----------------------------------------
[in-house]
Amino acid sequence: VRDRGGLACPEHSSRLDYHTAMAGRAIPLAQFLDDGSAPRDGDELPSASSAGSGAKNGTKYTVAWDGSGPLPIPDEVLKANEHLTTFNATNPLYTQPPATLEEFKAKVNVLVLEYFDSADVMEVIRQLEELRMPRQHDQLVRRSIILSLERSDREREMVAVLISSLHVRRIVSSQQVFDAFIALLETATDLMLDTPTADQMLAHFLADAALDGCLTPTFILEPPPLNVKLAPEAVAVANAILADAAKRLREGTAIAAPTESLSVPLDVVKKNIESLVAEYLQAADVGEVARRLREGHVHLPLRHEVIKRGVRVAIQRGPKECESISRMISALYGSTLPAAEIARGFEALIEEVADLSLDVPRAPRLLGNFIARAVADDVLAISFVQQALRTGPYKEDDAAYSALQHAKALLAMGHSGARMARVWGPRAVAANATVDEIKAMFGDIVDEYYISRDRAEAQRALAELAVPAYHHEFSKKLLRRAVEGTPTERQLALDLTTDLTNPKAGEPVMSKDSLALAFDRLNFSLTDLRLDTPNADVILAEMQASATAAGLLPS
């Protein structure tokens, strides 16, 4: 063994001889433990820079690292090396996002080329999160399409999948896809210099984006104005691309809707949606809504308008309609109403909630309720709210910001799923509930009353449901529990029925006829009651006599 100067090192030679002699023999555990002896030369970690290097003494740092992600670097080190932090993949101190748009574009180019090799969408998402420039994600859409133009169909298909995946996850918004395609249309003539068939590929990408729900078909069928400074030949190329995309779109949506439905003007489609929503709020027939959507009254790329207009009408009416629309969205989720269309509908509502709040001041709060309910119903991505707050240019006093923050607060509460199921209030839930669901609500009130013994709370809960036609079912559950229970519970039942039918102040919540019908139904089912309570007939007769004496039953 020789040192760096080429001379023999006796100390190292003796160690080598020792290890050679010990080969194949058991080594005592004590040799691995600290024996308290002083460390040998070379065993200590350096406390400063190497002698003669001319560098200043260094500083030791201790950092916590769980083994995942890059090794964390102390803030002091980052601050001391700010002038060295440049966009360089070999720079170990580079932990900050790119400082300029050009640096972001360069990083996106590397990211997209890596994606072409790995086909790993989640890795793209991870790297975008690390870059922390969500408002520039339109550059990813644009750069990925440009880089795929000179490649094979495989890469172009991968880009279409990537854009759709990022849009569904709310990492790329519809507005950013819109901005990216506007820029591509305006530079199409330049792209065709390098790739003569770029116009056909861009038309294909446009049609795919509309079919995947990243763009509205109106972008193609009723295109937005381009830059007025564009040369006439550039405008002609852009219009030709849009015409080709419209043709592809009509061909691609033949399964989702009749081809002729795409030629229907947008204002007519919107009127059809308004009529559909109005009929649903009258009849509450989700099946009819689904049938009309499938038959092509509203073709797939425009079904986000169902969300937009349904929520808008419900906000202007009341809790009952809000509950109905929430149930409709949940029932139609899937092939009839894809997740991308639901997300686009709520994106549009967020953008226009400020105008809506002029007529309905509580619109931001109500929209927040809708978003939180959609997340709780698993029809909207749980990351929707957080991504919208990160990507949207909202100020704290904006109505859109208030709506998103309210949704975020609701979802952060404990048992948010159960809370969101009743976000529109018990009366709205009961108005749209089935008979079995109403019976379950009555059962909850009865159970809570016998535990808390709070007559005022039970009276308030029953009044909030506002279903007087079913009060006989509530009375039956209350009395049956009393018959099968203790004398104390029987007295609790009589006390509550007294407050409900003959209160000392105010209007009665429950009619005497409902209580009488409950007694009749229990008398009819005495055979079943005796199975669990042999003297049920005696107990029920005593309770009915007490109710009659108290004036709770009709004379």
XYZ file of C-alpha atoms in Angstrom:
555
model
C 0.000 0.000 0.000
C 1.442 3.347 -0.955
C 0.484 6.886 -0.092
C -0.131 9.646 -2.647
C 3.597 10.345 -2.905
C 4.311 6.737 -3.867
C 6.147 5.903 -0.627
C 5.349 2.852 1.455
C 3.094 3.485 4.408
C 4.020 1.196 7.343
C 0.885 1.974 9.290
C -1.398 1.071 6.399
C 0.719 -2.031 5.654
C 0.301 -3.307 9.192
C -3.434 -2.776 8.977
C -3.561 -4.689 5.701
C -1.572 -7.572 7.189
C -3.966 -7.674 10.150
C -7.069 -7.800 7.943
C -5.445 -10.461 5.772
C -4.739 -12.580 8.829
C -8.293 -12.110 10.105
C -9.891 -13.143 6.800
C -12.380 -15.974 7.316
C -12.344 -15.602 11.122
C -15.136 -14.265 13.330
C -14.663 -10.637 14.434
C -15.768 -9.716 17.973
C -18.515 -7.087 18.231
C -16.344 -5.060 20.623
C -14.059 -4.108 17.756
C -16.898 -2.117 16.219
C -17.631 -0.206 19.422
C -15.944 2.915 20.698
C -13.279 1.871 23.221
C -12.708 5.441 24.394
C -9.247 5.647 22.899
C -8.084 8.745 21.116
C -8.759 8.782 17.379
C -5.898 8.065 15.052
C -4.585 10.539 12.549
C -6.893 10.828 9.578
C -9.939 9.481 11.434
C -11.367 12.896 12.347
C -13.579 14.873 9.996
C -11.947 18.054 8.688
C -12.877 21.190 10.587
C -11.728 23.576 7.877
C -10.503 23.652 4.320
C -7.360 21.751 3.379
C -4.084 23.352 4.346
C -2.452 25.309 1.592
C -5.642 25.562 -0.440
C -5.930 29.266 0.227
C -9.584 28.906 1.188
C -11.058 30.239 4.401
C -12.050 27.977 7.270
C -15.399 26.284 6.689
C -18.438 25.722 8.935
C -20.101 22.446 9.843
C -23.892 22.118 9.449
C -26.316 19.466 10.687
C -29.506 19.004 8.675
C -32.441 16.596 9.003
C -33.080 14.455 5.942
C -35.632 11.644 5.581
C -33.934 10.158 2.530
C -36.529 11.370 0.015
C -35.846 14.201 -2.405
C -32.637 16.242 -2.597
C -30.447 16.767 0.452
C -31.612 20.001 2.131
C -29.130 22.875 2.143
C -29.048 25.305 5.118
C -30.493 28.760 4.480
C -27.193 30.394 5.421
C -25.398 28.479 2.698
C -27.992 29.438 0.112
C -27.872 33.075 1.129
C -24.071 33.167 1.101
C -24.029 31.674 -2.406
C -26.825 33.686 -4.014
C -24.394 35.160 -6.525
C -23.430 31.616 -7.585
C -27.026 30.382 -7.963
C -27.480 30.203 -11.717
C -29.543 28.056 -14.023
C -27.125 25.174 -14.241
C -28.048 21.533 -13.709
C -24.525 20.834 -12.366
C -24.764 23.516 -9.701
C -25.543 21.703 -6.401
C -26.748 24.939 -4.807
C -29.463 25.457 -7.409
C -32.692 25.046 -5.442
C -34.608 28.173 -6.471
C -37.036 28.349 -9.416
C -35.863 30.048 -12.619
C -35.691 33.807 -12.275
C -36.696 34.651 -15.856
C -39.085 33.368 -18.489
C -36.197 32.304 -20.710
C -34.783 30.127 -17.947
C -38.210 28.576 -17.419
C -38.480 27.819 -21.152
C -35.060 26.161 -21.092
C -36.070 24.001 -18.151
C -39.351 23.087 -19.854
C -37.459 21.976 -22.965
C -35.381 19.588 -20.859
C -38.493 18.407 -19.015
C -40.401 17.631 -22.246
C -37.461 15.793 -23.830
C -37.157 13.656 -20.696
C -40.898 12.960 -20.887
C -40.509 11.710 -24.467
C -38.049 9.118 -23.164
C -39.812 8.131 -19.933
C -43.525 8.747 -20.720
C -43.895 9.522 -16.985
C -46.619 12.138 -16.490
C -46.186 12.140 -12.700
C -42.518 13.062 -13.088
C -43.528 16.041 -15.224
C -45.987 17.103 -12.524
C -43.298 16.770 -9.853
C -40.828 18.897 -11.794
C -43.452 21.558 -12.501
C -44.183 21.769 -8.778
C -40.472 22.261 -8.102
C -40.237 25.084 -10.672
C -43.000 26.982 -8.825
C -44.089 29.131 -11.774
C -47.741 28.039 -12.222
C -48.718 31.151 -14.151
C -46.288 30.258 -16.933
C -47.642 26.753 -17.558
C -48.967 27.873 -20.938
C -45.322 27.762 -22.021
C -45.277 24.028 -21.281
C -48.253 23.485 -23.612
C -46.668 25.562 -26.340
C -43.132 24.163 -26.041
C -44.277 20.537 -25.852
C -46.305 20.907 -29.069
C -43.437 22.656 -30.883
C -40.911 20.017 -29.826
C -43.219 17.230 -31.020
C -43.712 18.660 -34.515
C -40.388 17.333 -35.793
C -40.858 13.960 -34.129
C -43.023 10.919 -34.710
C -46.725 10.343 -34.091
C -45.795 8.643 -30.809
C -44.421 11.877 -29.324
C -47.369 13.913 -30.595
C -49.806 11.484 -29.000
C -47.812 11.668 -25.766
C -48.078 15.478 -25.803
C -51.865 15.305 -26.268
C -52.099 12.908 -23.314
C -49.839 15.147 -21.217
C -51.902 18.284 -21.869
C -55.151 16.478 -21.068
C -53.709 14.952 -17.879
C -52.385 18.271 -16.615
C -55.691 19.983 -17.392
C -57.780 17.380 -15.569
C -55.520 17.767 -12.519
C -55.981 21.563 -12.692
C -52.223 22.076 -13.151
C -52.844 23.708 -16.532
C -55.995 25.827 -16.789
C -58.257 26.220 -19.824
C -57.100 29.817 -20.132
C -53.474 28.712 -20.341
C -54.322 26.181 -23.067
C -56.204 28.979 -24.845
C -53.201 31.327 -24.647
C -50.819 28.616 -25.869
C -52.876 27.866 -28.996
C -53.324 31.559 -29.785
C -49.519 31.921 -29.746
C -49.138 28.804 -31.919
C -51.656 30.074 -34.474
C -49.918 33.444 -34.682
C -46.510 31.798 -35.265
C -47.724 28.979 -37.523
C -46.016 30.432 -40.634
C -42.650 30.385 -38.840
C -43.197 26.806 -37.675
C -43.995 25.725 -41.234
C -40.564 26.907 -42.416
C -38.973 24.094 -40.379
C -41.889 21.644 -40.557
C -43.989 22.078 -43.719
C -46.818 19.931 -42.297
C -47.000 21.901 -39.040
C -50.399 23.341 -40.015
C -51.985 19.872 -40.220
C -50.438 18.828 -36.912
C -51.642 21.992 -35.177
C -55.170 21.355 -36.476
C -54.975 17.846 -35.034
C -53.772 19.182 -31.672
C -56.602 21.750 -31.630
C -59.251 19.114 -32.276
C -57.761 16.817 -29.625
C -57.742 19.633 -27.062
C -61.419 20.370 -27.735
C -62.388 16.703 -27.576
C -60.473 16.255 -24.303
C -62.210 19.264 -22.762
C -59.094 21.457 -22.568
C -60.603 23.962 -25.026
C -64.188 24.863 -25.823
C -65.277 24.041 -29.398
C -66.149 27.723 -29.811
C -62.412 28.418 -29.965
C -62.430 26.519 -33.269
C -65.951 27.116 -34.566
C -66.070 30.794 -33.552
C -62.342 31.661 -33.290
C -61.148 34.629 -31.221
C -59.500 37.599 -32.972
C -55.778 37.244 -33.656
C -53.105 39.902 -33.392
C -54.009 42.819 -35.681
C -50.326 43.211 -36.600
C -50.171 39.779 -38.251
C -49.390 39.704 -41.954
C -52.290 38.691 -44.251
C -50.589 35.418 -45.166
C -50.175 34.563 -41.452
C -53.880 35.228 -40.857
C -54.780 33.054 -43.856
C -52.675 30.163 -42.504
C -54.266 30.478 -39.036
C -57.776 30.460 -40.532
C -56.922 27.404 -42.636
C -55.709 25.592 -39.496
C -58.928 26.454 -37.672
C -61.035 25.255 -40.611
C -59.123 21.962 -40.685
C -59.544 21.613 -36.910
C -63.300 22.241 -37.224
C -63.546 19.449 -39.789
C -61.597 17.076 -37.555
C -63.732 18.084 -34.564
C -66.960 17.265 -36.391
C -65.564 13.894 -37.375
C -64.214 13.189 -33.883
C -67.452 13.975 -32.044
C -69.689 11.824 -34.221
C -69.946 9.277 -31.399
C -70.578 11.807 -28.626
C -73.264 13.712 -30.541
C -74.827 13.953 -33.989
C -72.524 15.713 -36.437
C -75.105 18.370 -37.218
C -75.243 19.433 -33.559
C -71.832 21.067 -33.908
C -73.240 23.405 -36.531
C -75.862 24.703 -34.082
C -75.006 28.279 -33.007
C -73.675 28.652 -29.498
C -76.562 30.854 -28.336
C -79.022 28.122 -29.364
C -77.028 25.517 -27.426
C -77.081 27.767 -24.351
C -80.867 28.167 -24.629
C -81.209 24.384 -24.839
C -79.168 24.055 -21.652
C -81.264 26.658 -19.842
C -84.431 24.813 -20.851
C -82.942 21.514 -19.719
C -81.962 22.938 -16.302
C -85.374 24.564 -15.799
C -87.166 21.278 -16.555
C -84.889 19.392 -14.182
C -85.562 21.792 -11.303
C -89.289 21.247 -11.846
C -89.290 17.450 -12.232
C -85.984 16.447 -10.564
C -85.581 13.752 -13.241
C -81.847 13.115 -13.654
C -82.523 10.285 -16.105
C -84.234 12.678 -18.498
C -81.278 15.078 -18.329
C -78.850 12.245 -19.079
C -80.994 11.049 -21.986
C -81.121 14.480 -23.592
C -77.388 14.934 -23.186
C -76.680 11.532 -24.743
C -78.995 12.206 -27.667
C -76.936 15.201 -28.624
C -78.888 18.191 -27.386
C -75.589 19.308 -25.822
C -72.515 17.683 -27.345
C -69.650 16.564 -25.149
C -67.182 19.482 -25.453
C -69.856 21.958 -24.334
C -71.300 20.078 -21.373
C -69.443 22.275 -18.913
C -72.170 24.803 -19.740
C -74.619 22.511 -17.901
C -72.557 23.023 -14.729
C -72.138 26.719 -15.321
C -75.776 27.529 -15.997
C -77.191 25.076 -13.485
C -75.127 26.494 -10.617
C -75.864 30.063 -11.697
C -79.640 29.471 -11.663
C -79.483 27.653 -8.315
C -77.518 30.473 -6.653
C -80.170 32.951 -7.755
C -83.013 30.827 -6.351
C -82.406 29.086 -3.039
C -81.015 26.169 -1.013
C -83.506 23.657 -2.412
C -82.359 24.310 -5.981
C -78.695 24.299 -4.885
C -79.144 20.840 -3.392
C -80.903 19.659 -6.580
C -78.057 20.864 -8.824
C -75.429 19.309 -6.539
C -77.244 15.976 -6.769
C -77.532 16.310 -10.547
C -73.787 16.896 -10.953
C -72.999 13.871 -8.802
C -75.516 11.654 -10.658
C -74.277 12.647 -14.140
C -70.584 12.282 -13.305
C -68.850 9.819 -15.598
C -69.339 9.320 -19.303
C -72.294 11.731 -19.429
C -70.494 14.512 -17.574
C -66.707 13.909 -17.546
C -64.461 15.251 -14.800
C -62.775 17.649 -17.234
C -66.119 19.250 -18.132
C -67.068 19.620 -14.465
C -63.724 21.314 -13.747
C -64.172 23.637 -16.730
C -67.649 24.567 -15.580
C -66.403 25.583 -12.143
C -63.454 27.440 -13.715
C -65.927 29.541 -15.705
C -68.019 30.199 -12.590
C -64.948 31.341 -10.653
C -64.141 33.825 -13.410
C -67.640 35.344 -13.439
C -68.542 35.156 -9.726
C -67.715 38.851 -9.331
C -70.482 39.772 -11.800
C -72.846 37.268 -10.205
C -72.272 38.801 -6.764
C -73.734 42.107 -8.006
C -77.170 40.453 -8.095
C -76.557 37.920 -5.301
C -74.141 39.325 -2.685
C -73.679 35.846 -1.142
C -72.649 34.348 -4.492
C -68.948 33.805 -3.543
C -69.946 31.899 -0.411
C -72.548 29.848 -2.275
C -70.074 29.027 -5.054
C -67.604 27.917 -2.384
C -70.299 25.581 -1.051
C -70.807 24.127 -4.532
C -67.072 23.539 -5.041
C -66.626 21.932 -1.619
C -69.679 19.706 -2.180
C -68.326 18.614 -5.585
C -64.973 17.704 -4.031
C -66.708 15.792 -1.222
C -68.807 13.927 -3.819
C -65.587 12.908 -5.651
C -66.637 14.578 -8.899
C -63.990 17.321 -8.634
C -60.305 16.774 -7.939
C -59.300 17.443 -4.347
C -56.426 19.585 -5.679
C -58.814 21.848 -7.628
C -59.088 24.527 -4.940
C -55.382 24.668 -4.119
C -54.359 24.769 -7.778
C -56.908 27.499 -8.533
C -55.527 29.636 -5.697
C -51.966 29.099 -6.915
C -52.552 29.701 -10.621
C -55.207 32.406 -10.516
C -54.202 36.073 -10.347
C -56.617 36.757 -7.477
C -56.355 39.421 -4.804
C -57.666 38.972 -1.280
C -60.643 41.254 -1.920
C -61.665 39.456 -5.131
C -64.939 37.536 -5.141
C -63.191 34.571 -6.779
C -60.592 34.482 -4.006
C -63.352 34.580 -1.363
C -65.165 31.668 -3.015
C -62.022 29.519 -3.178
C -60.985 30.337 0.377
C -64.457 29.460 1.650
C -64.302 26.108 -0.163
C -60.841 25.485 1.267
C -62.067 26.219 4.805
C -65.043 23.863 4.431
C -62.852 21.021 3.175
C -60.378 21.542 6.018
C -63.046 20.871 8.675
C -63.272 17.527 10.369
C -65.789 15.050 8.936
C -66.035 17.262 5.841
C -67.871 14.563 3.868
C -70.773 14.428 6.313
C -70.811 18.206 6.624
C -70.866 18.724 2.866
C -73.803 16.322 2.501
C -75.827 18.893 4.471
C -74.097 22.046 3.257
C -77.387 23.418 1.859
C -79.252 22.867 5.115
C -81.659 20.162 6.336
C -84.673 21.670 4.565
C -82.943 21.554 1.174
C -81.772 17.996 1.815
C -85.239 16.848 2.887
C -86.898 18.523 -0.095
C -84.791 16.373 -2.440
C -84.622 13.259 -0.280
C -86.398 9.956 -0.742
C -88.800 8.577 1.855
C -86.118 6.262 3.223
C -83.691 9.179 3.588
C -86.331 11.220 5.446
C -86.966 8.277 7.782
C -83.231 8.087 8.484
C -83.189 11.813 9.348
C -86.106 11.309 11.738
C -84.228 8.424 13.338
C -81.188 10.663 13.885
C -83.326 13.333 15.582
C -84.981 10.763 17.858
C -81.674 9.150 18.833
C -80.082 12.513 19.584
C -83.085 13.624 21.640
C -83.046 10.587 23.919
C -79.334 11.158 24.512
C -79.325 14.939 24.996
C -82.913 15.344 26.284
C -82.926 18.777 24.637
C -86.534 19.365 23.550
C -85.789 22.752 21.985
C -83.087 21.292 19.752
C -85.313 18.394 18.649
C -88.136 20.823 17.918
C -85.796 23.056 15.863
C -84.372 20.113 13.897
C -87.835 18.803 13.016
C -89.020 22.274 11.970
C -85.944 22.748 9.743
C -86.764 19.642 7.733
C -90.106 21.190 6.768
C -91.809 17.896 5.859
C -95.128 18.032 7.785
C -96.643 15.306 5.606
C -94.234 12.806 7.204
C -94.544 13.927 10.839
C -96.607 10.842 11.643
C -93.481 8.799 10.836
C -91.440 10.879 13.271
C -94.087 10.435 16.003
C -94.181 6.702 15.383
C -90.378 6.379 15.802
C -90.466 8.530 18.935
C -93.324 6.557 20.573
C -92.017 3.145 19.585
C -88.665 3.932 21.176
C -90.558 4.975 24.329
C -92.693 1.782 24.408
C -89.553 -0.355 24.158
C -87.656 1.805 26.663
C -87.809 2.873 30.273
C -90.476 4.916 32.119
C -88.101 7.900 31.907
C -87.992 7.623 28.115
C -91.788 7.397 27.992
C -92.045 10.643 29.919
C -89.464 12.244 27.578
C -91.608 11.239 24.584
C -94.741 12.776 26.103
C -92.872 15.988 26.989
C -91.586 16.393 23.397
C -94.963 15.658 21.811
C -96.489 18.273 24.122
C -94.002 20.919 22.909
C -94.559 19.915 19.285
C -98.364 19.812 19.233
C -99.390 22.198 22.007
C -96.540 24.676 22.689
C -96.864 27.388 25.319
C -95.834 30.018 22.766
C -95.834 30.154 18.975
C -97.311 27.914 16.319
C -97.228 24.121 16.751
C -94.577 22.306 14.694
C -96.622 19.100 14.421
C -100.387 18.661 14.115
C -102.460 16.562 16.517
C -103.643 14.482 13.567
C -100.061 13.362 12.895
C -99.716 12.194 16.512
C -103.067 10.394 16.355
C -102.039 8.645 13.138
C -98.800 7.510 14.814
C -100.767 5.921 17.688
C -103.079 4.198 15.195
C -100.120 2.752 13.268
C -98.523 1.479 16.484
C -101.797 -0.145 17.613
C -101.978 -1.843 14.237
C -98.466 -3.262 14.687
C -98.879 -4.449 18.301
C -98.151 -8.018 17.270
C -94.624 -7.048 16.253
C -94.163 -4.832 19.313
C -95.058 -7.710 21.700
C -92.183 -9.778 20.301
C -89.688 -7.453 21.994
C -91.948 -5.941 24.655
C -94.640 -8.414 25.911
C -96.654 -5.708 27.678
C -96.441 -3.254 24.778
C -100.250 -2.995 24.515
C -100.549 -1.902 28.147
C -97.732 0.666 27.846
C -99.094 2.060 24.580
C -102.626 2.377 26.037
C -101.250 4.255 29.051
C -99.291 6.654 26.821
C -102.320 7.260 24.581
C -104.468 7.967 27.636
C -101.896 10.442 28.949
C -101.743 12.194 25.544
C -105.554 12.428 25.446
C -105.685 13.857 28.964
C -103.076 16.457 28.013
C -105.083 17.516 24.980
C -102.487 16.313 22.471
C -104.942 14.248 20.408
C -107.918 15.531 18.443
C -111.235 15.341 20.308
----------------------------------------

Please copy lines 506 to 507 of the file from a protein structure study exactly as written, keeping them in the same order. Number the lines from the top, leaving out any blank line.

C -94.559 19.915 19.285
C -98.364 19.812 19.233